Why Eat Grass Fed Meat?
Top 10 Reasons to Eat Grass-Fed Meat
By The Natural Resources Defense Council
Humans can't eat grass, but the meat we eat should come from animals that did.
Truth be told, we do eat a little bit of grass. Three-quarters of all human nutrition comes from wheat, rice and corn, all of which are grasses. But what we eat is actually their seeds, the dense package of complex carbohydrates that is the specialty of annual grasses. Perennial grasses, which are more common, pack a larger proportion of their energy in their roots, stems and leaves; the building block for these is cellulose. Humans cannot convert cellulose to protein, but cows, sheep and other ruminants can, thanks to the resident bacteria in their highly specialized fermentation tank of a stomach, known as a rumen.
Grass-fed beef, as its name implies, comes from animals that eat perennial grasses all their lives. In contrast, "Grain-fed" beef is what is most commonly sold in supermarkets. While all cattle are grass-fed at some point in their lives, conventionally raised cows spend the majority of their lives feeding on corn and other grains, typically in a confined feedlot.
So what's the big deal? Why is it so important to choose grass-fed when buying meat?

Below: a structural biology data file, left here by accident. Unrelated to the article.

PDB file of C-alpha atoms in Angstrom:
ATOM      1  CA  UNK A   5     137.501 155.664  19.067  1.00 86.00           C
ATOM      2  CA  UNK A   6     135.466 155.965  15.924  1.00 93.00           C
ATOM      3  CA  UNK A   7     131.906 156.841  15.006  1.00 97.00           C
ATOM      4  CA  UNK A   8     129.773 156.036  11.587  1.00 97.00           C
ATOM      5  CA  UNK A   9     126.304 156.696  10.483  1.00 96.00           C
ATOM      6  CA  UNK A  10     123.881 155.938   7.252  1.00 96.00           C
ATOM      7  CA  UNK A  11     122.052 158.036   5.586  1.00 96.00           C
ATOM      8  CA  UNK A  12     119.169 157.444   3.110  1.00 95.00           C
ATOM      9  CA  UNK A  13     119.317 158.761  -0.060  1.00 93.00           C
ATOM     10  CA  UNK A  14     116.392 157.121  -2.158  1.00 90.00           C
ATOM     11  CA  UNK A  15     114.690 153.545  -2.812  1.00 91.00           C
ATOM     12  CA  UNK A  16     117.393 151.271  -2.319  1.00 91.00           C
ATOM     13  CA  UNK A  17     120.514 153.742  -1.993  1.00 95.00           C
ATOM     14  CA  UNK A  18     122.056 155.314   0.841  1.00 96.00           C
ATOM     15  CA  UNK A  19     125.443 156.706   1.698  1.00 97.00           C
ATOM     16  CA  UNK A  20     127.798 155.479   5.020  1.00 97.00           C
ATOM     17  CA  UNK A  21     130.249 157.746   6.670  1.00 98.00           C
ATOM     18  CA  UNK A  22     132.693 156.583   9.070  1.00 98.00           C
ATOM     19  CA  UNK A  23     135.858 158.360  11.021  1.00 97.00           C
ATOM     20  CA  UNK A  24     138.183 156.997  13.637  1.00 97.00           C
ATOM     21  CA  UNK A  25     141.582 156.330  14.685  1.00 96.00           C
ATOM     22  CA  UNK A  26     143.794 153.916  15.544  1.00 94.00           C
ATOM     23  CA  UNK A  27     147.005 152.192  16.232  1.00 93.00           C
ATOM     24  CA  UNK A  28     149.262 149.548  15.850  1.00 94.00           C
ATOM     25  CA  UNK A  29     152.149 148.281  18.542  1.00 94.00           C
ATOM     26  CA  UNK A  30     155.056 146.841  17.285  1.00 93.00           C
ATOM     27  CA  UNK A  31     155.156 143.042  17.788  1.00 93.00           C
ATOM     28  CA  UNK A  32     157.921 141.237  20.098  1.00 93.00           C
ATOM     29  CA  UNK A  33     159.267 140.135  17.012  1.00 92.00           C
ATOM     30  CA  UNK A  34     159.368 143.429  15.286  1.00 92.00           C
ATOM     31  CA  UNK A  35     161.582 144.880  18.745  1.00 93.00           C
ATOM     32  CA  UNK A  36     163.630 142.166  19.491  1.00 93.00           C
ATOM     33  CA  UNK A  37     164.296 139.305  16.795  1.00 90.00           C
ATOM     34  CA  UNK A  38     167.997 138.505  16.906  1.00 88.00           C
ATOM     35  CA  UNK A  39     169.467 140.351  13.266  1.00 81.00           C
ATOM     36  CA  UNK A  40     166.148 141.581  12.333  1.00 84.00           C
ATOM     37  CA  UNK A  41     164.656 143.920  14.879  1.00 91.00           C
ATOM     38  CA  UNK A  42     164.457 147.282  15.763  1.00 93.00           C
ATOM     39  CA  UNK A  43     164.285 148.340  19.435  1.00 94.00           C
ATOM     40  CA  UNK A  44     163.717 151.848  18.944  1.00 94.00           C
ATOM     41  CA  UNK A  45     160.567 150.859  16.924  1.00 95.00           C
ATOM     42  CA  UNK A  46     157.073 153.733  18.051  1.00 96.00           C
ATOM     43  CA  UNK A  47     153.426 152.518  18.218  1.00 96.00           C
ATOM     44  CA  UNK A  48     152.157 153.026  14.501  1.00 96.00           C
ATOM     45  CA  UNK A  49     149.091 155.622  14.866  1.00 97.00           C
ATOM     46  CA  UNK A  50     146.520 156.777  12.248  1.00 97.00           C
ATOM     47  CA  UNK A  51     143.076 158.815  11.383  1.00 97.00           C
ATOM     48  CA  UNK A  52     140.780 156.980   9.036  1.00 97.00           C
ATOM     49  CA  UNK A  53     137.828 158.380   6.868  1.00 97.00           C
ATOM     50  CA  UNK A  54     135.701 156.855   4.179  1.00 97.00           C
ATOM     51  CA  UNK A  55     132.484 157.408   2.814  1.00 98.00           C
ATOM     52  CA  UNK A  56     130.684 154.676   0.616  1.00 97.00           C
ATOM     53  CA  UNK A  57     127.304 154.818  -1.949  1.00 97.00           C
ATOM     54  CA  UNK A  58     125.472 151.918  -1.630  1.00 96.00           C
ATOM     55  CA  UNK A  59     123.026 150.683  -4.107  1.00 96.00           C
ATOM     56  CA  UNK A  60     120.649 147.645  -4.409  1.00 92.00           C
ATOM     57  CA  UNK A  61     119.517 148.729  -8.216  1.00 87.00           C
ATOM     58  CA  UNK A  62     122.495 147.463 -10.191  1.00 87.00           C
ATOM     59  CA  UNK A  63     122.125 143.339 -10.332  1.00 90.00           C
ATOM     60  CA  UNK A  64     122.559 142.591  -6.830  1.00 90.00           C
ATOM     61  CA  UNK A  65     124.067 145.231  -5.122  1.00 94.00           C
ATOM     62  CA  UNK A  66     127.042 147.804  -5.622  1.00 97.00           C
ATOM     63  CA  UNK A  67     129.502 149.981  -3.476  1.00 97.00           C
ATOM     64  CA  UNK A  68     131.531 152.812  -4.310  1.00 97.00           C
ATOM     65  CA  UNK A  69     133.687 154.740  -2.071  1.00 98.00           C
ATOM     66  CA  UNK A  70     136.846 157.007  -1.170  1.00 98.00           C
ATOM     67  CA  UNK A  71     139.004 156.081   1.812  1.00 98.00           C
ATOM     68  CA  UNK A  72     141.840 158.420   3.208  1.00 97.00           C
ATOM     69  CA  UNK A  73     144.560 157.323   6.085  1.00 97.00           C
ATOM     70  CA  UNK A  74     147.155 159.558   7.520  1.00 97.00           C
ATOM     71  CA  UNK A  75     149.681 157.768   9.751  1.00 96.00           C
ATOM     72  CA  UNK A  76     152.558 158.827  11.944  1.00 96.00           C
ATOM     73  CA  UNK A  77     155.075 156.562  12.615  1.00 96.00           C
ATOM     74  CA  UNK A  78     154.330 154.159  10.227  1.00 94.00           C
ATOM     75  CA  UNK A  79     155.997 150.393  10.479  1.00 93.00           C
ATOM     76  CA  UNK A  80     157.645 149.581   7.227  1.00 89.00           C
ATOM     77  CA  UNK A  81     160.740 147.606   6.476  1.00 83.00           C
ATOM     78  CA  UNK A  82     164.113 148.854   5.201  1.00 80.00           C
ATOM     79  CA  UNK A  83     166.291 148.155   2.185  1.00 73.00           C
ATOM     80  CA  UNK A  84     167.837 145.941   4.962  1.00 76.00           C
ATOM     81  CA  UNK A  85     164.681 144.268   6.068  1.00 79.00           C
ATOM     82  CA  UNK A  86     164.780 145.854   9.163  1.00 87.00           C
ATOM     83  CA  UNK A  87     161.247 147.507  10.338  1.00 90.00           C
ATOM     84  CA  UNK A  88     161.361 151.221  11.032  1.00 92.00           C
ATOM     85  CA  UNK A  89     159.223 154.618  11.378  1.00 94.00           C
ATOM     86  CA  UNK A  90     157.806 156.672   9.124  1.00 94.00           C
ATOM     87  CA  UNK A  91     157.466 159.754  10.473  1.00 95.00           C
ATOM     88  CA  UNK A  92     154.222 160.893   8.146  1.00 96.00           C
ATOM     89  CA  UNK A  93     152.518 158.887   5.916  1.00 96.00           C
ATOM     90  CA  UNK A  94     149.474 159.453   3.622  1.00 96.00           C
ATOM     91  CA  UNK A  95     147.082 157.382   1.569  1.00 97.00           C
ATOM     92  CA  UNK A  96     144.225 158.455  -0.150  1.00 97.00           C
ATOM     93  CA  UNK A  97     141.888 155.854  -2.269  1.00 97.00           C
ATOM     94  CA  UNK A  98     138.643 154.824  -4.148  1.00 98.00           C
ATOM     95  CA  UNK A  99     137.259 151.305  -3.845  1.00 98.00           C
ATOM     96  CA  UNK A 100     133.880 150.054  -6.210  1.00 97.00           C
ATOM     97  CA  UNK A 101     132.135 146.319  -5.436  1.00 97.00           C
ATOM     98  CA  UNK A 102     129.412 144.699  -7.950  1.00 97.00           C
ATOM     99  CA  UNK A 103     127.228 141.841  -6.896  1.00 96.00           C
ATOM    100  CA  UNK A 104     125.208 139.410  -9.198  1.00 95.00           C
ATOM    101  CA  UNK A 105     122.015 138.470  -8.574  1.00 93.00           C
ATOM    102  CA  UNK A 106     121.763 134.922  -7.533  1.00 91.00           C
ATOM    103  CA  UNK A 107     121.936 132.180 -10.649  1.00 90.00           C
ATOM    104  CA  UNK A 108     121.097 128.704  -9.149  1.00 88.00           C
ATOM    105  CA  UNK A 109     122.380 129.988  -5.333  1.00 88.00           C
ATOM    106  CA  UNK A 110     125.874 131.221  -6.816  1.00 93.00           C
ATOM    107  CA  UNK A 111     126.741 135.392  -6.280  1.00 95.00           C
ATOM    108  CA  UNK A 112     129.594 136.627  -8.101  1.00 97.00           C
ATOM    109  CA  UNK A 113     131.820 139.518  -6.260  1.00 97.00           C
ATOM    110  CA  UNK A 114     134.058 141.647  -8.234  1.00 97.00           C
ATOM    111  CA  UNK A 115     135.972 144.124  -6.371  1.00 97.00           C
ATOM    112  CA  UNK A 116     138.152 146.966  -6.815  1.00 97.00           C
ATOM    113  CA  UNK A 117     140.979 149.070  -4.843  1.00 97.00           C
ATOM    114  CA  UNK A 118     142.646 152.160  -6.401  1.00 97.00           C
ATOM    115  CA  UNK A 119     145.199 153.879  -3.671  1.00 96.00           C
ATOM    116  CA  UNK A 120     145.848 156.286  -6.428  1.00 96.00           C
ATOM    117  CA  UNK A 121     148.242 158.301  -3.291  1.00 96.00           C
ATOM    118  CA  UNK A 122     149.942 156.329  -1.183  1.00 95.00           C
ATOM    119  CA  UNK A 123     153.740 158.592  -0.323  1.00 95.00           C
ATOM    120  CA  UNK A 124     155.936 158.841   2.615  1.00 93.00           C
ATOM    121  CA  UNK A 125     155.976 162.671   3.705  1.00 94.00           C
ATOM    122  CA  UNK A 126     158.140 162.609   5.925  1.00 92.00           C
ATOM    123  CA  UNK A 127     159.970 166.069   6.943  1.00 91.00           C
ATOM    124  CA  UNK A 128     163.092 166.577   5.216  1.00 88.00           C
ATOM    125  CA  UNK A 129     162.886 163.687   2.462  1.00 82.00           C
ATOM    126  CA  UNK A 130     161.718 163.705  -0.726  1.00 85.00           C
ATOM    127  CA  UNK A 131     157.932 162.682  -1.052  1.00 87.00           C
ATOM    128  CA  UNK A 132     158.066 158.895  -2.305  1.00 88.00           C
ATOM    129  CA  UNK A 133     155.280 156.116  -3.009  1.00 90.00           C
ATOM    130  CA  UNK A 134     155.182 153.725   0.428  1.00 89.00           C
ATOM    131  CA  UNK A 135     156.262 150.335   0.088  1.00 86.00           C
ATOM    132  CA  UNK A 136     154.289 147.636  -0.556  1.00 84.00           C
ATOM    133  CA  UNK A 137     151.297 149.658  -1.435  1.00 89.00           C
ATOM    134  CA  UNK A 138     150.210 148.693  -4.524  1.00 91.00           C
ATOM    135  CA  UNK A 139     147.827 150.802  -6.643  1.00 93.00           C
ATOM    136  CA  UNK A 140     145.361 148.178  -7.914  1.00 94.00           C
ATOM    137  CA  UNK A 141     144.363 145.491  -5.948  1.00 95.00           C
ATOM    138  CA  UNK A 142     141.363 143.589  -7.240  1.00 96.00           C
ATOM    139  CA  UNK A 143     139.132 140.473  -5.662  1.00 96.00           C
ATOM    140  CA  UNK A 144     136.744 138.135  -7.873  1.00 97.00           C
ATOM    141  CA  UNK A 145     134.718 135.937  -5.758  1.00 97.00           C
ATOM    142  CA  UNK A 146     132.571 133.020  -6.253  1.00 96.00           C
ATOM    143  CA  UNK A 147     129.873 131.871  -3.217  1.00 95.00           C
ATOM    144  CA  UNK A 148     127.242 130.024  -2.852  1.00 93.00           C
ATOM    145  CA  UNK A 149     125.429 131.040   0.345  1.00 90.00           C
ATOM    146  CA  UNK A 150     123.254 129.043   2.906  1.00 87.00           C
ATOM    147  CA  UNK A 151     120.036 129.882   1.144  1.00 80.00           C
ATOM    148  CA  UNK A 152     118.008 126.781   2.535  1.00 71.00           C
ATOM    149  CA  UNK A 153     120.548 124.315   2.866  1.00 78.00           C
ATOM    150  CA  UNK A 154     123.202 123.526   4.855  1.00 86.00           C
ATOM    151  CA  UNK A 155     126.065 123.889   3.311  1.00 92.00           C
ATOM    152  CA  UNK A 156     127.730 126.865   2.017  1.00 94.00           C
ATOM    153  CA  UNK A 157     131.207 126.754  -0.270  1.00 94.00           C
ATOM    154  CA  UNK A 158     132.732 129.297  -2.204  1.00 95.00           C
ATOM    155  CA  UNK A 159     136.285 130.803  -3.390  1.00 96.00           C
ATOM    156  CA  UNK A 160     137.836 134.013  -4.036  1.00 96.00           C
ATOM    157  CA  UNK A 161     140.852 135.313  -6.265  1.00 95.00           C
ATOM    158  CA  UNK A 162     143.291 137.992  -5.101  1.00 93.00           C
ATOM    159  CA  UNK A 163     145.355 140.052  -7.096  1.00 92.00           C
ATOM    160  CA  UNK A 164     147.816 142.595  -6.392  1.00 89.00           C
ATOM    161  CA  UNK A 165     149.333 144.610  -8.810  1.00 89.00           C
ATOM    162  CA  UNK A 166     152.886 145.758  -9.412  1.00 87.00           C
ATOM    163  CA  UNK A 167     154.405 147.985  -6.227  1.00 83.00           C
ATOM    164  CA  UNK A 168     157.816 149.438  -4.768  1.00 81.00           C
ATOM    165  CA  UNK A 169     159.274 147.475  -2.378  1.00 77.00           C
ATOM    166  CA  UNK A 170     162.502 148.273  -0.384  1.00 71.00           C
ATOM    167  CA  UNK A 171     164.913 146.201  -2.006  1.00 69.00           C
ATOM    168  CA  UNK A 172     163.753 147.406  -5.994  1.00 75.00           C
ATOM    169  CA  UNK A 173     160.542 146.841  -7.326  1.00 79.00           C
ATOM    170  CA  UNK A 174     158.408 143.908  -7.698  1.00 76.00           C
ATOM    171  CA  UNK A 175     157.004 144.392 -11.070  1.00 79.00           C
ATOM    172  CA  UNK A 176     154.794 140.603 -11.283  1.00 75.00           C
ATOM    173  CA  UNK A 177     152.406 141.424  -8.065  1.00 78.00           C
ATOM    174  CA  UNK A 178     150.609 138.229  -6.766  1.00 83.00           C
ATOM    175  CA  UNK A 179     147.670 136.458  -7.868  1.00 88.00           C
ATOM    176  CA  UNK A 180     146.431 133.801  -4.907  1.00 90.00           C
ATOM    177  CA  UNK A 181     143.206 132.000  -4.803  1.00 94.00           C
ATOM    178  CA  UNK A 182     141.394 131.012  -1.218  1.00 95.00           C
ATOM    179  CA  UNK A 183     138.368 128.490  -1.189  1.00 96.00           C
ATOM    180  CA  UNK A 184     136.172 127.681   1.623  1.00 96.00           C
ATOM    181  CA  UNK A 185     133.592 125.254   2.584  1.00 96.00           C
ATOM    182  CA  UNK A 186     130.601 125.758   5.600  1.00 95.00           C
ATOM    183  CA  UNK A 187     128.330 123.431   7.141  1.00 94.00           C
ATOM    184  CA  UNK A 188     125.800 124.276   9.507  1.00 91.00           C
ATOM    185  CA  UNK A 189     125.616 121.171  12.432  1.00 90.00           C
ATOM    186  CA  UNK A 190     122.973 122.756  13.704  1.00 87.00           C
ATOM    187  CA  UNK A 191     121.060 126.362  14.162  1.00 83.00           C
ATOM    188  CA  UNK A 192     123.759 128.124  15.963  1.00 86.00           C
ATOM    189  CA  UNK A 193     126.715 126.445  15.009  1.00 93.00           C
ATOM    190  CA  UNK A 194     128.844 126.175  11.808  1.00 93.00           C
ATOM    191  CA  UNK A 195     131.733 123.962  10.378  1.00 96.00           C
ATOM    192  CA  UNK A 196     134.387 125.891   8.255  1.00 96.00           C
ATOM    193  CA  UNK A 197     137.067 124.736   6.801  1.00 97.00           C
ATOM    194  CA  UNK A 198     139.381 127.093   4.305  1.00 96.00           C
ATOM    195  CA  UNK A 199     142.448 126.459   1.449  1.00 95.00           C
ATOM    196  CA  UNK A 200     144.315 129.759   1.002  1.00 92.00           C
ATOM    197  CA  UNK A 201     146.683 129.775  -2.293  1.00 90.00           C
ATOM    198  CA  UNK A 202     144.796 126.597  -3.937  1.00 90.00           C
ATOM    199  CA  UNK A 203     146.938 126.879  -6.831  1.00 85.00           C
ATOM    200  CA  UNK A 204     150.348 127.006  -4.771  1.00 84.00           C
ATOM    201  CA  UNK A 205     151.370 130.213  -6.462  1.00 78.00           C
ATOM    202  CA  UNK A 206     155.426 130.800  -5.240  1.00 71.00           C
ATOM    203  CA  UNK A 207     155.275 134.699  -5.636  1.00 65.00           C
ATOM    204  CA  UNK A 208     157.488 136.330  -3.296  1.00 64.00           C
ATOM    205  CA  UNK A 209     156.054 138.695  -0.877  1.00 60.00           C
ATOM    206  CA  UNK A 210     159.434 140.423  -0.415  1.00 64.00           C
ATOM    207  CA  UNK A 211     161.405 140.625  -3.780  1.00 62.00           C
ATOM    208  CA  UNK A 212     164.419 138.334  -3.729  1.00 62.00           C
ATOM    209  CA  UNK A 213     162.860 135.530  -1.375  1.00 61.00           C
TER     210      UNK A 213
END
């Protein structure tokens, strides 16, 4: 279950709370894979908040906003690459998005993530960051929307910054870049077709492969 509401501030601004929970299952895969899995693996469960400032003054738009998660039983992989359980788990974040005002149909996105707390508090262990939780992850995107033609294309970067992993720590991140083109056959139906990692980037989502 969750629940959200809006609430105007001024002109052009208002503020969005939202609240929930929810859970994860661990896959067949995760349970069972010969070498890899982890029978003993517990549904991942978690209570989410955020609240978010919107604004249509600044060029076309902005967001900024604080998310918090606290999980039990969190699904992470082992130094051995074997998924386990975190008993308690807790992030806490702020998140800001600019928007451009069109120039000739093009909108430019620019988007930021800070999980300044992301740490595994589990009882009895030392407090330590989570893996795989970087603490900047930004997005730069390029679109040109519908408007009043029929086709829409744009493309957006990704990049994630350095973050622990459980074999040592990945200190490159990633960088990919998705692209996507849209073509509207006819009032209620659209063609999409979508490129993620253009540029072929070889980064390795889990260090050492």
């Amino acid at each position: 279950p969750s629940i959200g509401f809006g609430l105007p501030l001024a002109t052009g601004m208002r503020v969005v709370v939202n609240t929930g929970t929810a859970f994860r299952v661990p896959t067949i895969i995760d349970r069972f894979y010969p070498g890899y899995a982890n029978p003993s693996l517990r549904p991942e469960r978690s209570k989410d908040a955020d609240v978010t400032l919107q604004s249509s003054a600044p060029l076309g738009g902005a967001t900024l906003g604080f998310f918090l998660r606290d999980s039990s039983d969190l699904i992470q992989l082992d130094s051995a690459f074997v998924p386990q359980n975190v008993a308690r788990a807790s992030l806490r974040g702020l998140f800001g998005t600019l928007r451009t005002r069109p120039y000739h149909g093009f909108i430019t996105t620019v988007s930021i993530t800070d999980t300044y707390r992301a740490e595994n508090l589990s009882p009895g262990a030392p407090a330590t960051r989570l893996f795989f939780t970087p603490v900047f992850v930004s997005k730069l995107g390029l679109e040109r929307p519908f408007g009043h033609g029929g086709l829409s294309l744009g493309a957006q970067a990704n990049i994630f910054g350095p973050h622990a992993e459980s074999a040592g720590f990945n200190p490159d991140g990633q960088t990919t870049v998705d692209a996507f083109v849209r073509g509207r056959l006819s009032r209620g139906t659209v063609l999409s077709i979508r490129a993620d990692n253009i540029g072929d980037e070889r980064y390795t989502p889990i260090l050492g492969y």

- Grass-fed animals don't need the large quantities of antibiotics that feedlot cattle do.
- Perennial grasses are better for soil.
- Animals that are grass-fed their entire life are healthier--and their meat safer for you.
- Grass-fed animals produce the right kind of fat.
- The corn fed to feedlot cattle is fossil-fuel intensive and heavily subsidized.
- Perennial pasture reduces flooding and pollution-laden runoff.
- Perennial pasture is a carbon sink.
- Modern grazing methods match the efficiencies of industrial-scale grain production.
- Pastured animals are treated more humanely.
- Grass-fed is more expensive. (Yes, you read that right.)
For further explanation of each reason listed above, read the entire article here.